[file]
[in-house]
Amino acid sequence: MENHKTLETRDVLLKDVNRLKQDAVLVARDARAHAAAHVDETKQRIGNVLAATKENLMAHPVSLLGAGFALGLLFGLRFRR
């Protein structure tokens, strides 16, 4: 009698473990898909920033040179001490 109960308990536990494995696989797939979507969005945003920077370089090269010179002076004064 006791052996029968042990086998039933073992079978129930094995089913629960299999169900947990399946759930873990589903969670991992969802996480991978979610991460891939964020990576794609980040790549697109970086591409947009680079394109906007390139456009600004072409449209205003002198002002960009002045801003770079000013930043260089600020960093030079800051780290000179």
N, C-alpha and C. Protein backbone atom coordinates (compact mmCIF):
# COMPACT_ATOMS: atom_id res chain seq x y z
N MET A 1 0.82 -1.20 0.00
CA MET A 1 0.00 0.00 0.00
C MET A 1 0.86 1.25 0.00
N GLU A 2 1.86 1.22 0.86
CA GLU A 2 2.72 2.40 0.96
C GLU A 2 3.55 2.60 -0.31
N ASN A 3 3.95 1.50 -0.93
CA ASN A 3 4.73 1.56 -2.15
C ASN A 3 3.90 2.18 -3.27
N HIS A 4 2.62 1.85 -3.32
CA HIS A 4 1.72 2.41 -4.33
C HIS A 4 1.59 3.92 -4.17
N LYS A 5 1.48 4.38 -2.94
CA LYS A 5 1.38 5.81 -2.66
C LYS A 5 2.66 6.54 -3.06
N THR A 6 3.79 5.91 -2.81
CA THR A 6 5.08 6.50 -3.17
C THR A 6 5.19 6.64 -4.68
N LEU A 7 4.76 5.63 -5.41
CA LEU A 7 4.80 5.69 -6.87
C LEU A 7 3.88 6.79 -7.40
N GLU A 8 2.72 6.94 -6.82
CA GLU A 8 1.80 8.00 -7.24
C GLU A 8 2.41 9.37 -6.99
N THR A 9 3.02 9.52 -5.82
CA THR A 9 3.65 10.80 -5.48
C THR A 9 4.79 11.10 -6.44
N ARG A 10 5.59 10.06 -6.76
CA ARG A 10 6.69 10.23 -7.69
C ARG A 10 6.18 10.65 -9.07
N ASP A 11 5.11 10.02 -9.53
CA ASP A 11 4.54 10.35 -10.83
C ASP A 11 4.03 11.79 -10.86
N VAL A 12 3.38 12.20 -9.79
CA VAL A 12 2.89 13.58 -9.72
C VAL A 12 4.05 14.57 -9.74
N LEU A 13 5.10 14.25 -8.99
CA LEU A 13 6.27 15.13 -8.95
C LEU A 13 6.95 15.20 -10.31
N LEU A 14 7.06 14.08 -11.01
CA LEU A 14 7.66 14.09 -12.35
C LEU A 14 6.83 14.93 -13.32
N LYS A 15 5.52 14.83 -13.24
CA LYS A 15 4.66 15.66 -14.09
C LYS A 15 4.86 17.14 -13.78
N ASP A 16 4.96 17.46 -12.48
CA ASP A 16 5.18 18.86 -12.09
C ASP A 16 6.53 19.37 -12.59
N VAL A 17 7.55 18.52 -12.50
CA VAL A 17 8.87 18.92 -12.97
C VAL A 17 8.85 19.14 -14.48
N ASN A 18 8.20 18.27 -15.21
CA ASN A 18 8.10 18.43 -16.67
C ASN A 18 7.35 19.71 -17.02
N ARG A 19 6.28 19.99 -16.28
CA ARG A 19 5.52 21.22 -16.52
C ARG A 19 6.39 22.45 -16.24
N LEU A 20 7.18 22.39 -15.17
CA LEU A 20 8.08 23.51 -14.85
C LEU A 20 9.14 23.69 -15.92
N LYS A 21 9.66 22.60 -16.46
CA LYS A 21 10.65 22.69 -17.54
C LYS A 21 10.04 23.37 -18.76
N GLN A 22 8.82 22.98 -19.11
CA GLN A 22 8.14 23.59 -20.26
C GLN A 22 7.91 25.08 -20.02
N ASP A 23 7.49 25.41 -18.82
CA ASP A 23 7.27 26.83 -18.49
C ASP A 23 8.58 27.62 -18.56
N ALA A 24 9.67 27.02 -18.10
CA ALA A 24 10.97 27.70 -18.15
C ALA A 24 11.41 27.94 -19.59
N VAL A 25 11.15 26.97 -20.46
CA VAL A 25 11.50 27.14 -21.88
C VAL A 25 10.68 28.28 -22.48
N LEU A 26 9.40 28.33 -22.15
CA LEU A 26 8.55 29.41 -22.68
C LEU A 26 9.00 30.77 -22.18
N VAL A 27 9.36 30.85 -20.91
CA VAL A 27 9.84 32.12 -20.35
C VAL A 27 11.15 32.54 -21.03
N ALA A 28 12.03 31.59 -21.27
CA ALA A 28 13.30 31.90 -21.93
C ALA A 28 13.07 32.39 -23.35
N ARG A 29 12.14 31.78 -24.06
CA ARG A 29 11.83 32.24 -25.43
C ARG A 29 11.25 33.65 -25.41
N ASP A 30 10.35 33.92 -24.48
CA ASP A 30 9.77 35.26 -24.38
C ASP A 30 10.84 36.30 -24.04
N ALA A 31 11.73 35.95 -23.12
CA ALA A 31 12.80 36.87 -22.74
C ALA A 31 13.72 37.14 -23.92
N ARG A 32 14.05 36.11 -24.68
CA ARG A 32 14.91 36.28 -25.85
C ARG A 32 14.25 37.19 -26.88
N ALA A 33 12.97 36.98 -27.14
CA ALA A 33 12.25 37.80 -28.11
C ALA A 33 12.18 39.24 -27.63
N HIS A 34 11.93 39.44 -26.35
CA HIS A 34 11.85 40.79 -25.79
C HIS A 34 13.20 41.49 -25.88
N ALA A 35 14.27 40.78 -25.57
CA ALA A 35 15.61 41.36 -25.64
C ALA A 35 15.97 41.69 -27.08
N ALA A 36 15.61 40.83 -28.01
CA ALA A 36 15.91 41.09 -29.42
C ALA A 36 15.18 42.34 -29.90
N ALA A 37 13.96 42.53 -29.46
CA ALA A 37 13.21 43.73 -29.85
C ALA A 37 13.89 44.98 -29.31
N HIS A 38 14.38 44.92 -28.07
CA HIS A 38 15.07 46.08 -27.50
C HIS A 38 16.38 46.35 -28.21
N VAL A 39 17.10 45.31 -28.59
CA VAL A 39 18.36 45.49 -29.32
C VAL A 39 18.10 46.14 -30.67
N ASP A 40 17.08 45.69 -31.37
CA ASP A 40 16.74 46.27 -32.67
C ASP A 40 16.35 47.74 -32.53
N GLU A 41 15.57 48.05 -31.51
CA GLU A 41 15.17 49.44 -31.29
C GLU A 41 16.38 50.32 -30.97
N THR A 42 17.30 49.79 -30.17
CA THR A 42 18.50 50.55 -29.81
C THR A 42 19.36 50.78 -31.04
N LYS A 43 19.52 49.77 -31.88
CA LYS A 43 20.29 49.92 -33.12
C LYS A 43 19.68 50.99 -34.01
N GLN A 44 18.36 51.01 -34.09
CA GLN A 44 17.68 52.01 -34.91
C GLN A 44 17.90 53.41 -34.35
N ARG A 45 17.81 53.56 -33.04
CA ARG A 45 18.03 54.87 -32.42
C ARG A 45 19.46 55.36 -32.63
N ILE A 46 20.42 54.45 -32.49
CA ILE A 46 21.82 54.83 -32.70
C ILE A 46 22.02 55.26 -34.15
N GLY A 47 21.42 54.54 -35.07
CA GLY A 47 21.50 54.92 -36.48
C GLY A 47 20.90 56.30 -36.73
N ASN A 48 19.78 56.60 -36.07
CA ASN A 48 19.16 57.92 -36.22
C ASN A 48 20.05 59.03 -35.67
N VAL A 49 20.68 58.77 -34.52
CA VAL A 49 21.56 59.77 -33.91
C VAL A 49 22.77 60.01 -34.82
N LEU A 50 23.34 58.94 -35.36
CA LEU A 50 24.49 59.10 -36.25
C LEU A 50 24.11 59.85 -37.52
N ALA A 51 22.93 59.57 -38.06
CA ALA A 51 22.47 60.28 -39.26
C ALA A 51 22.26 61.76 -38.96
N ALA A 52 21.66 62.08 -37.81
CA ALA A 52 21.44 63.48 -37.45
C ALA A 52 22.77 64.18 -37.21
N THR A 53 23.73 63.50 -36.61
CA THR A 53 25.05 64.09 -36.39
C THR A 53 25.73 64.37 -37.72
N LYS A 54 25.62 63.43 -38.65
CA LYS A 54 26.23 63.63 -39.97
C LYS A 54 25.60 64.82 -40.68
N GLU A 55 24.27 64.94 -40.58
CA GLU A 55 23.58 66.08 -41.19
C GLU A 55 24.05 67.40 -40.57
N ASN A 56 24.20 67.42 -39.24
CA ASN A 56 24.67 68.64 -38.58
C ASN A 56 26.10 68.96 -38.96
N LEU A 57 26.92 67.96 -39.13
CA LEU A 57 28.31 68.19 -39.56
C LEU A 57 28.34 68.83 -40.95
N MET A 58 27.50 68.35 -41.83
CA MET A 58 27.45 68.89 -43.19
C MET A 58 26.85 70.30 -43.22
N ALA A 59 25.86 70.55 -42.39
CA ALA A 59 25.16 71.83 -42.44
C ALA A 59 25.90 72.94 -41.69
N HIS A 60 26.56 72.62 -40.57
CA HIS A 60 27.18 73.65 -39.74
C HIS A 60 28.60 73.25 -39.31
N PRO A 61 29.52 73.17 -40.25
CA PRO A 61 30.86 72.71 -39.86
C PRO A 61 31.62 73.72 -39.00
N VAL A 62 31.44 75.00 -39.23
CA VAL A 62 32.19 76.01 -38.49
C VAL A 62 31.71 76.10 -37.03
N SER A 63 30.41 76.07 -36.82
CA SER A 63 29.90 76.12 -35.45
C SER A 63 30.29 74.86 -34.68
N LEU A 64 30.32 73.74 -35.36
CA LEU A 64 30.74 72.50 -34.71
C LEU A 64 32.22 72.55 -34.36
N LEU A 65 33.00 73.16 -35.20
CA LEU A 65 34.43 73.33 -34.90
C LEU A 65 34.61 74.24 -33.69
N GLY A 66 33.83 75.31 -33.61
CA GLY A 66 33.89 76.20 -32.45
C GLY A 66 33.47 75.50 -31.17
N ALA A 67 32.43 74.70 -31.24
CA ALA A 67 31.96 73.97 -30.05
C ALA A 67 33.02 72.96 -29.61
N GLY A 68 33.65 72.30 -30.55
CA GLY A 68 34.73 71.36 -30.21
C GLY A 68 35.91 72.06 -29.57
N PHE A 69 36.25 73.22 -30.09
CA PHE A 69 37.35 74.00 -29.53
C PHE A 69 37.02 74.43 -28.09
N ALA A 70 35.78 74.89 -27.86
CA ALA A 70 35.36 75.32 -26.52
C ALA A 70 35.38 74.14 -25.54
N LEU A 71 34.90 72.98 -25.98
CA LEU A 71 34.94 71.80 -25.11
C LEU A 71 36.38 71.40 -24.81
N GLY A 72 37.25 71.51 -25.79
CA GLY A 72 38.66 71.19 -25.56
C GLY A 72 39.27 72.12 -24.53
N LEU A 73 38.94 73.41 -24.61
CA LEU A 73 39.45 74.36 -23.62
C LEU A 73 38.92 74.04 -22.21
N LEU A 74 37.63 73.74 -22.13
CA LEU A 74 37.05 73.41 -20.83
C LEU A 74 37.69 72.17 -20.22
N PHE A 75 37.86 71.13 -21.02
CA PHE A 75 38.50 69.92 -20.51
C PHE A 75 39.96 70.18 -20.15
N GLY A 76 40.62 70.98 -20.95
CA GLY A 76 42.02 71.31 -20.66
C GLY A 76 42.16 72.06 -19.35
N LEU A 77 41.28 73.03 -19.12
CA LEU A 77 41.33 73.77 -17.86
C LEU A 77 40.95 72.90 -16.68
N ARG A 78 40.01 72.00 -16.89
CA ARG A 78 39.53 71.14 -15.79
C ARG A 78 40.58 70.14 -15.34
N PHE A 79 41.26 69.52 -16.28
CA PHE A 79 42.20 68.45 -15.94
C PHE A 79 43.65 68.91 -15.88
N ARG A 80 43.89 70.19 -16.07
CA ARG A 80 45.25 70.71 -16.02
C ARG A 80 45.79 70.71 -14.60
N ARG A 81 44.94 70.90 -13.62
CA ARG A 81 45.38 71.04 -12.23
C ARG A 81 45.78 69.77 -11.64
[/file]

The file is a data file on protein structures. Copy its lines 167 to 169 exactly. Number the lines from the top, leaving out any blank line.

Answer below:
C LYS A 54 25.60 64.82 -40.68
N GLU A 55 24.27 64.94 -40.58
CA GLU A 55 23.58 66.08 -41.19